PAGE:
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Pros and Cons of NFC Tags

RFID transponders that operate at 13.56 MHz are used in NFC tags. They are little chips or integrated circuits linked to an antenna; the chip features a unique ID and rewritable memory. The antenna enables the chip to communicate with an NFC reader or scanner like an NFC smartphone.

An NFC Chip’s accessible memory may be used to store data. This data can be readily read by an NFC device, such as a smartphone or tablet. You only need to touch the Tag with your mobile.

The sticker, which is a label that incorporates the circuit and the antenna, is the most popular kind of NFC tag. On the other hand, NFC tags may be readily incorporated into various supports with custom smart card printing. It could also be in a bracelet, a key ring, or a gadget, and it could be printed on wooden NFC cards due to their tiny size. The unique code of the chip allows an item equipped with an NFC Tag to be uniquely recognized.

NFC tags are unique in that they do not need a direct power source since they are triggered immediately by the magnetic field of the NFC sensor on the mobile phone or device that scans them. A Tag may be stuck to an item for years and still operate normally.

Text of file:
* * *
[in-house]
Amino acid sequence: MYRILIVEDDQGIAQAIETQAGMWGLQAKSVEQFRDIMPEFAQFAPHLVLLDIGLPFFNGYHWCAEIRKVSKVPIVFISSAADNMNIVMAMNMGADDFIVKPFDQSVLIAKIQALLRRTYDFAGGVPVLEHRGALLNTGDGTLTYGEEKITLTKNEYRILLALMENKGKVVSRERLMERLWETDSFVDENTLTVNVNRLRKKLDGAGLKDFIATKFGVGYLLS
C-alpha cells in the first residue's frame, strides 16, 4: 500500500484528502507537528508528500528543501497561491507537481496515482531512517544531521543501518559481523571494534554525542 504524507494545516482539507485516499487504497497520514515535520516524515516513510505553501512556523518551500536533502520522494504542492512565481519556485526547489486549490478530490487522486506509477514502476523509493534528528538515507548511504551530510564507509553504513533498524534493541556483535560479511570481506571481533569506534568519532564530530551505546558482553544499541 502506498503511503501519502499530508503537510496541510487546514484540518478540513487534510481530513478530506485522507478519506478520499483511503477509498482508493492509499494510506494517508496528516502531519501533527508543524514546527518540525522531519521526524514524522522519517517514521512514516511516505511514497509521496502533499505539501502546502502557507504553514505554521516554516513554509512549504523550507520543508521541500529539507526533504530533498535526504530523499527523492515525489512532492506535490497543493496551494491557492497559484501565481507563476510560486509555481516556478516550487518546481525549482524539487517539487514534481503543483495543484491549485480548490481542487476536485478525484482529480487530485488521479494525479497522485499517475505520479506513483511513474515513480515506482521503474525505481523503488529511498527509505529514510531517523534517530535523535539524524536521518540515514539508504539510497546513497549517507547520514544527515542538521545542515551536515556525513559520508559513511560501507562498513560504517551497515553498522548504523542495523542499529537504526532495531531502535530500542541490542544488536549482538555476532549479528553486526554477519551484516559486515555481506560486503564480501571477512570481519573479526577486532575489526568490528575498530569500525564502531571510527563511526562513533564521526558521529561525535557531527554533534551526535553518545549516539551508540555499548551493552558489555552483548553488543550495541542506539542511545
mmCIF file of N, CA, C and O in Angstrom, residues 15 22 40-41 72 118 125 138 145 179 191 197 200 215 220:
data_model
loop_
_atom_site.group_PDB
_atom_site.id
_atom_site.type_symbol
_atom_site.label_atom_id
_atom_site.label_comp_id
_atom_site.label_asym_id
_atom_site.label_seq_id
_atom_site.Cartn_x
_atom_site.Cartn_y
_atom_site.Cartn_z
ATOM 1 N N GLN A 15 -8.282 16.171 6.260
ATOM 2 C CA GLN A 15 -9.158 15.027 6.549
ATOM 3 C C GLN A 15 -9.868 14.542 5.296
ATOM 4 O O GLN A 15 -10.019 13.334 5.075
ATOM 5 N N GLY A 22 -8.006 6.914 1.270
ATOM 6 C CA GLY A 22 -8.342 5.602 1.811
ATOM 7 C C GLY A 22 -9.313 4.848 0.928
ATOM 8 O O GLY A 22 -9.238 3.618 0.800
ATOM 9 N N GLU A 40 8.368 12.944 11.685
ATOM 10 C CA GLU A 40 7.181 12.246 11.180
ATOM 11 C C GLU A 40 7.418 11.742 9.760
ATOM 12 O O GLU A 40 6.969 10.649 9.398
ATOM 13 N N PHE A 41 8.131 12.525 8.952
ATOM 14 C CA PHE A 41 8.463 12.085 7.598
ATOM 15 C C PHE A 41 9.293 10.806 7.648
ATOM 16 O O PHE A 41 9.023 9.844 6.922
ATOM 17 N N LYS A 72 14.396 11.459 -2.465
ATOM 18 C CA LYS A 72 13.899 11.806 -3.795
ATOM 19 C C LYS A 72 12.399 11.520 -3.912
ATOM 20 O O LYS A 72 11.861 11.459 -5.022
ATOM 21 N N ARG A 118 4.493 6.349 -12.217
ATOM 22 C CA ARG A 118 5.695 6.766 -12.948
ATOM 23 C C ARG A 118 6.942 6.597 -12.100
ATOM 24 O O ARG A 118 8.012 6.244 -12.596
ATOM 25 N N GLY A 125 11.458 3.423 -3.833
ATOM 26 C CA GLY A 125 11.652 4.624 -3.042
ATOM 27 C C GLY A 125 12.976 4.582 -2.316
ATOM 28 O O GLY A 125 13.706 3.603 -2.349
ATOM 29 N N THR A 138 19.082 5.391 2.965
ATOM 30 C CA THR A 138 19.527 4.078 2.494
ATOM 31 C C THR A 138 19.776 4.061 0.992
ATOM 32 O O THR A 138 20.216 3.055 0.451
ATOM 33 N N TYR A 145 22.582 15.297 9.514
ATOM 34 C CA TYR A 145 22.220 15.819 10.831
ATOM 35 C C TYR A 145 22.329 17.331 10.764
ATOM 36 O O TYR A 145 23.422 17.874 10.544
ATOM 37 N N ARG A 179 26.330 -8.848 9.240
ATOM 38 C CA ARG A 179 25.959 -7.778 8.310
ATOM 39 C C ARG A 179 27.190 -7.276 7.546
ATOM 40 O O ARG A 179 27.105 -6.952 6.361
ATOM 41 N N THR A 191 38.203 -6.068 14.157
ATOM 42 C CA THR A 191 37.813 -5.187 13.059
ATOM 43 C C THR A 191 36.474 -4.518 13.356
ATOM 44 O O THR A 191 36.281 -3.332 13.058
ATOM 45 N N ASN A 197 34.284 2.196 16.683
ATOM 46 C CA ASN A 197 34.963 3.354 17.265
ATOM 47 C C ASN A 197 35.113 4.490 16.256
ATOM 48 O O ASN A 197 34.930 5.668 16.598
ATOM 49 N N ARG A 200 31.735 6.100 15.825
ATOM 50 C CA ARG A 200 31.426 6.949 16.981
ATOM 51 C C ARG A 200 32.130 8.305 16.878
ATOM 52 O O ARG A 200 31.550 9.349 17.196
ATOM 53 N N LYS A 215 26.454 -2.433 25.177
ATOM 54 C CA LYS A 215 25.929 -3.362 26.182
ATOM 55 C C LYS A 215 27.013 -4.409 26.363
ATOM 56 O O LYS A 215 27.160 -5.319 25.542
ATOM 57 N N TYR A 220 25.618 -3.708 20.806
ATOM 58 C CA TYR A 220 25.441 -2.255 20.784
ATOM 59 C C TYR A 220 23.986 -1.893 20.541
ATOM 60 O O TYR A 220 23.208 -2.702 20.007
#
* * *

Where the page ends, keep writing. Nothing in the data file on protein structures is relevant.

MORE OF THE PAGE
The usable capacity of NFC tags varies depending on the kind of chip; however, it is often less than 1 kilobyte in the most prevalent ones. This may seem to be a constraint, however, owing to the NDEF standard, the data format for the NFC encoded by the NFC Forum, and just a few bytes are required to get incredible functionalities. 

All NFC Tags contain a unique code called UID (Unique ID), placed in the first two locked pages of memory that cannot be changed or deleted. You may use the UID to uniquely match an NFC Tag with an item or a person and then create apps that recognize and interact with them.

Below is an infographic from NFC Tagify to know the pros and cons of NFC Tags.

Pros and Cons of NFC tags

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